A primer on business structure choice and tax obligations
Those who are starting their own business have a long list of questions and considerations to discuss before choosing the appropriate structure. One area that requires careful consideration is that of taxes. The chosen business structure will impact how much you pay in taxes and the required paperwork to file with the Internal Revenue Service (IRS). This piece will briefly discuss the tax implications that come with some of the more common business structures.
#1: Sole proprietorship
Sole proprietorships are known for their freedom. They are easy to form and give complete power to the owner. When it comes to taxes, the owner of a sole proprietorship will generally report income from the business on their personal income returns as well as a Schedule C. They will also need to report self-employment tax on Schedule SE.
A partnership itself does not pay income tax. The income tax in this type of business structure passes through to each partner. The IRS expects the partners to report their share of income on their personal tax returns. Necessary forms often include a Form 1065, U.S. Return of Partnership Income as well as the Schedule SE noted above.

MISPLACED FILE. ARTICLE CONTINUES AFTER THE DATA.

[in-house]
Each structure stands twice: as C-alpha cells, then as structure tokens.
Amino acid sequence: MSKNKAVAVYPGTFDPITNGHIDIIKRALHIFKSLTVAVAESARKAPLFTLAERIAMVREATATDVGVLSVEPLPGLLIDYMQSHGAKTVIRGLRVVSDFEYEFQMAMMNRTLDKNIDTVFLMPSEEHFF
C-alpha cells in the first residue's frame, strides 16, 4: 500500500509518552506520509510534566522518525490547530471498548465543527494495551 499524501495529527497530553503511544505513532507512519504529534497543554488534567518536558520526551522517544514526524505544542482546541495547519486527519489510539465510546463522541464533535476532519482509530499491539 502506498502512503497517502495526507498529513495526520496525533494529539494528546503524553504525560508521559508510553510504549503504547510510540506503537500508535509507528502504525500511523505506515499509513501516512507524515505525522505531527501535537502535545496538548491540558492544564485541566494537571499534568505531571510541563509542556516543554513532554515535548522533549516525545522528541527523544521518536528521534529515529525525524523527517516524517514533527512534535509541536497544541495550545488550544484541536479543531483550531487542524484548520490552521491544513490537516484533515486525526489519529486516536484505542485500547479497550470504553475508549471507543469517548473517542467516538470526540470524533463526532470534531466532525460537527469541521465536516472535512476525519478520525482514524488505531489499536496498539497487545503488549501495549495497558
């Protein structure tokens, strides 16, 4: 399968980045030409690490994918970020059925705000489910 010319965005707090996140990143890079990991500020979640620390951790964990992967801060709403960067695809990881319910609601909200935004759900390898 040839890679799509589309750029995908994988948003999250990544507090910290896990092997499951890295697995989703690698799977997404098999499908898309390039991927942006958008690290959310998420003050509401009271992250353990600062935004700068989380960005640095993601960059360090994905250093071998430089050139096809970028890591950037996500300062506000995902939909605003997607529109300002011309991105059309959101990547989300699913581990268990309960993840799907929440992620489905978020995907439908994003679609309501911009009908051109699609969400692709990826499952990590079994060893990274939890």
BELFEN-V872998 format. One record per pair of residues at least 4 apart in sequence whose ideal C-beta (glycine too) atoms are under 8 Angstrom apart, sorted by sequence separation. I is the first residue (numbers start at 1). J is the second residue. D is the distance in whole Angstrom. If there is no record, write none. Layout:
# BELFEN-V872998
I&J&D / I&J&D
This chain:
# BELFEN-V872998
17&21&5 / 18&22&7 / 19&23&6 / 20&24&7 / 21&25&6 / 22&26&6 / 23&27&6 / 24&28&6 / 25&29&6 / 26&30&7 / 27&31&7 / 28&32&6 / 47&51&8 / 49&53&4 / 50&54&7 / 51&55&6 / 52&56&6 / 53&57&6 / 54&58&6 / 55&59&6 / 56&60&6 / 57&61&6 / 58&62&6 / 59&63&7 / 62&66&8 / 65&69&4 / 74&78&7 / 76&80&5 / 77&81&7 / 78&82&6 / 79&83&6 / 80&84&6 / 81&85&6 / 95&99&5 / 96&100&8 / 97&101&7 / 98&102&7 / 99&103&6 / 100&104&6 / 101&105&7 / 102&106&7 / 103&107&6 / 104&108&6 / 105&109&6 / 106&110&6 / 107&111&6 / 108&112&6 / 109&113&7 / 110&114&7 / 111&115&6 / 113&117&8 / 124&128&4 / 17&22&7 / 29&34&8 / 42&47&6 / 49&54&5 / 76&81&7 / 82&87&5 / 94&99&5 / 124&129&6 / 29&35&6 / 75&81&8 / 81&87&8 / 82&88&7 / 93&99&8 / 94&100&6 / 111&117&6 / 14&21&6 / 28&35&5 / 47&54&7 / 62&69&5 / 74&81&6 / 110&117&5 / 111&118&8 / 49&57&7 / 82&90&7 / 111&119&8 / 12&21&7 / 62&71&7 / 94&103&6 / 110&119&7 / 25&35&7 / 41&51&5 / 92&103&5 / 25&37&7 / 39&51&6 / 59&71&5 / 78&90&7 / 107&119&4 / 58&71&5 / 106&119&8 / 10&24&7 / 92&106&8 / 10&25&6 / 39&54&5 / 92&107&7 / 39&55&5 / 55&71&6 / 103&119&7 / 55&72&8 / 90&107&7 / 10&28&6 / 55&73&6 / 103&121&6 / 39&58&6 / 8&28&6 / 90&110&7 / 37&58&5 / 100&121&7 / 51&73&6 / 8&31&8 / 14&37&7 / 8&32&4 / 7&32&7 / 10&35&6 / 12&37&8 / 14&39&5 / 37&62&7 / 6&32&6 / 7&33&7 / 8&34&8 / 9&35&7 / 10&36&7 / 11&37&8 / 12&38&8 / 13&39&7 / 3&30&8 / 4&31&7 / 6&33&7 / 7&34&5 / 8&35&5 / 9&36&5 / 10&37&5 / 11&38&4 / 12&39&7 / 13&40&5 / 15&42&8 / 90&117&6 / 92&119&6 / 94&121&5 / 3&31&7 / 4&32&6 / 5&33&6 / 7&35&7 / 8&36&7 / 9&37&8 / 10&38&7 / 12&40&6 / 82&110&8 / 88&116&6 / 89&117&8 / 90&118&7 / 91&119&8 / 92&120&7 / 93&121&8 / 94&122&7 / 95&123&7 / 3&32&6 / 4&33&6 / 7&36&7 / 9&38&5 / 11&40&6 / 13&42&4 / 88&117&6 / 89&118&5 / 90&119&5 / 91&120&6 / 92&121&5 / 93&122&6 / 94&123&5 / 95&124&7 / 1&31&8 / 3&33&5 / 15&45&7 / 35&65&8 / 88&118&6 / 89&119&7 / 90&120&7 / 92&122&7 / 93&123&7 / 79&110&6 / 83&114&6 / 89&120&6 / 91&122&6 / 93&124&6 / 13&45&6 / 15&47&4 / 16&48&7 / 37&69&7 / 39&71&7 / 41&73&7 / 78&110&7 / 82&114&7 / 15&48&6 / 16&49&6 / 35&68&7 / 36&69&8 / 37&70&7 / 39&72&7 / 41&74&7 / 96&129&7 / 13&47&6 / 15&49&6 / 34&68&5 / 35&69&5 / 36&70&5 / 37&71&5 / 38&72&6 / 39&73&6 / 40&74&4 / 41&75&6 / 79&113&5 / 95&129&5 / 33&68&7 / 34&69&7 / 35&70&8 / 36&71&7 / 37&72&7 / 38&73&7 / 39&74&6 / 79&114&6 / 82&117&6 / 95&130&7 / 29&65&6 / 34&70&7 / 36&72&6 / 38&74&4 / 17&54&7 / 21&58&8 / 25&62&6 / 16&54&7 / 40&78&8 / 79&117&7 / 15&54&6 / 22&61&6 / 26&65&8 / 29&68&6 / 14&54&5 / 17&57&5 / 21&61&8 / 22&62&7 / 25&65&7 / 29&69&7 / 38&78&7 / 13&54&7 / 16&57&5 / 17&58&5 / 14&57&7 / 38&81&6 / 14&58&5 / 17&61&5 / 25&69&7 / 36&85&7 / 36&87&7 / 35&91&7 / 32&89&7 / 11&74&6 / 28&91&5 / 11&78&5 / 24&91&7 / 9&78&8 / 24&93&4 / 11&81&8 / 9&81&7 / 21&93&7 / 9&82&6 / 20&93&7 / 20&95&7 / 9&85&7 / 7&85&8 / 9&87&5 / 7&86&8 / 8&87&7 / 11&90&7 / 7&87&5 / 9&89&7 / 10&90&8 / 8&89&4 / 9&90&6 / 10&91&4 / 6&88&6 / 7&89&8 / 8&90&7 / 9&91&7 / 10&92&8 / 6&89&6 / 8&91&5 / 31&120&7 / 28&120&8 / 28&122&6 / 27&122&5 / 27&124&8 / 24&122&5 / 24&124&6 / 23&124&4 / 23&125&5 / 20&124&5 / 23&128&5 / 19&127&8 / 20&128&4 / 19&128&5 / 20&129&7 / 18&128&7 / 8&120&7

As far as the IRS is concerned, a corporation is its own taxable entity. This is the first business structure in this discussion that operates this way. As such, it can fall subject to double taxation. The IRS taxes the corporation on its profits and the shareholders on their dividends.
There is an exception: the S corporation. The S corporation structure allows the corporation to pass income, losses, deductions, and credits to its shareholders. This bypasses the double taxation issue noted above. There are strict criteria to qualify for classification as an S corporation. These criteria include that the business is domestic, have no more than 100 allowable shareholders and not be ineligible. Ineligible corporations include insurance companies and certain financial institutions.
There are various types of corporations, and the chosen type will impact the details of tax obligations and which forms are needed. However, in general, the IRS expects most corporations to use Form 1120 to determine their income tax liability and report their income, gains, losses, deductions, credits.
#4: Limited liability company (LLC)
It is important to note that thus far this discussion focuses solely on federal tax obligations. State and local obligations may also apply and impact your choice of structure.
This is noted now because it is relevant to the next business structure, the LLC. The LLC is a creature of state law. Each state has its own rules that guide how to form as an LLC. Depending on the details of its formation, the IRS may treat it as a corporation, partnership or a disregarded entity that is part of the business owner’s tax returns for federal tax purposes.